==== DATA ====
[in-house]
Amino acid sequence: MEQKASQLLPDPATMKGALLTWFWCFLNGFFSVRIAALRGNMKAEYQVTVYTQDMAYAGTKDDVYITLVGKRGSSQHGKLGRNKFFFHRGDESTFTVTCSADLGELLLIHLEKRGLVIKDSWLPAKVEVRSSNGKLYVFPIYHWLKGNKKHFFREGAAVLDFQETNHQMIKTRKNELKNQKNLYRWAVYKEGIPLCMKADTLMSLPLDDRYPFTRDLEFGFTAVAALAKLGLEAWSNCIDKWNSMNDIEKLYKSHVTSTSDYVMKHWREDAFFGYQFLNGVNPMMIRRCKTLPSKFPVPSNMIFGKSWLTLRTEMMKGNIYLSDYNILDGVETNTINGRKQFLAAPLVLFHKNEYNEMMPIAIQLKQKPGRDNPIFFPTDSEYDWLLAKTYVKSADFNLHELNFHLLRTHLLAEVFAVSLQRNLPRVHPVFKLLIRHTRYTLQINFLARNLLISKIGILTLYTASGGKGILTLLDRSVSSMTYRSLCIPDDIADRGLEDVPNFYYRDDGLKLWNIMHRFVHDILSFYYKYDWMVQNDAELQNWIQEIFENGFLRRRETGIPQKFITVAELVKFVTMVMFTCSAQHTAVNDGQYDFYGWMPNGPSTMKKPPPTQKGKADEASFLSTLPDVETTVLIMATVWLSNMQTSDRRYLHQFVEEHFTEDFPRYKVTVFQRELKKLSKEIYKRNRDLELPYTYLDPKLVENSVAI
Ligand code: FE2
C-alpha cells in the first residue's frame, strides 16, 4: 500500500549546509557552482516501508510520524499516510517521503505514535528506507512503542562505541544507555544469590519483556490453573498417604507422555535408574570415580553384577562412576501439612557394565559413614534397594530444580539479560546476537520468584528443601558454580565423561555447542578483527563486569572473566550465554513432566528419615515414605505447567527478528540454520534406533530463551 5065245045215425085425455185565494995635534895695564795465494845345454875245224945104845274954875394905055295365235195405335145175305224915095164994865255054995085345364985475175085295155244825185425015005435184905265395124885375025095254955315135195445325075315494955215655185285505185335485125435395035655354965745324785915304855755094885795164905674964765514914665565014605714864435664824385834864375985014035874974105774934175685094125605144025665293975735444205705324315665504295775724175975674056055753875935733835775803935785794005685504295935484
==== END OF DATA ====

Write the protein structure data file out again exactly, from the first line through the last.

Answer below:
[in-house]
Amino acid sequence: MEQKASQLLPDPATMKGALLTWFWCFLNGFFSVRIAALRGNMKAEYQVTVYTQDMAYAGTKDDVYITLVGKRGSSQHGKLGRNKFFFHRGDESTFTVTCSADLGELLLIHLEKRGLVIKDSWLPAKVEVRSSNGKLYVFPIYHWLKGNKKHFFREGAAVLDFQETNHQMIKTRKNELKNQKNLYRWAVYKEGIPLCMKADTLMSLPLDDRYPFTRDLEFGFTAVAALAKLGLEAWSNCIDKWNSMNDIEKLYKSHVTSTSDYVMKHWREDAFFGYQFLNGVNPMMIRRCKTLPSKFPVPSNMIFGKSWLTLRTEMMKGNIYLSDYNILDGVETNTINGRKQFLAAPLVLFHKNEYNEMMPIAIQLKQKPGRDNPIFFPTDSEYDWLLAKTYVKSADFNLHELNFHLLRTHLLAEVFAVSLQRNLPRVHPVFKLLIRHTRYTLQINFLARNLLISKIGILTLYTASGGKGILTLLDRSVSSMTYRSLCIPDDIADRGLEDVPNFYYRDDGLKLWNIMHRFVHDILSFYYKYDWMVQNDAELQNWIQEIFENGFLRRRETGIPQKFITVAELVKFVTMVMFTCSAQHTAVNDGQYDFYGWMPNGPSTMKKPPPTQKGKADEASFLSTLPDVETTVLIMATVWLSNMQTSDRRYLHQFVEEHFTEDFPRYKVTVFQRELKKLSKEIYKRNRDLELPYTYLDPKLVENSVAI
Ligand code: FE2
C-alpha cells in the first residue's frame, strides 16, 4: 500500500549546509557552482516501508510520524499516510517521503505514535528506507512503542562505541544507555544469590519483556490453573498417604507422555535408574570415580553384577562412576501439612557394565559413614534397594530444580539479560546476537520468584528443601558454580565423561555447542578483527563486569572473566550465554513432566528419615515414605505447567527478528540454520534406533530463551 5065245045215425085425455185565494995635534895695564795465494845345454875245224945104845274954875394905055295365235195405335145175305224915095164994865255054995085345364985475175085295155244825185425015005435184905265395124885375025095254955315135195445325075315494955215655185285505185335485125435395035655354965745324785915304855755094885795164905674964765514914665565014605714864435664824385834864375985014035874974105774934175685094125605144025665293975735444205705324315665504295775724175975674056055753875935733835775803935785794005685504295935484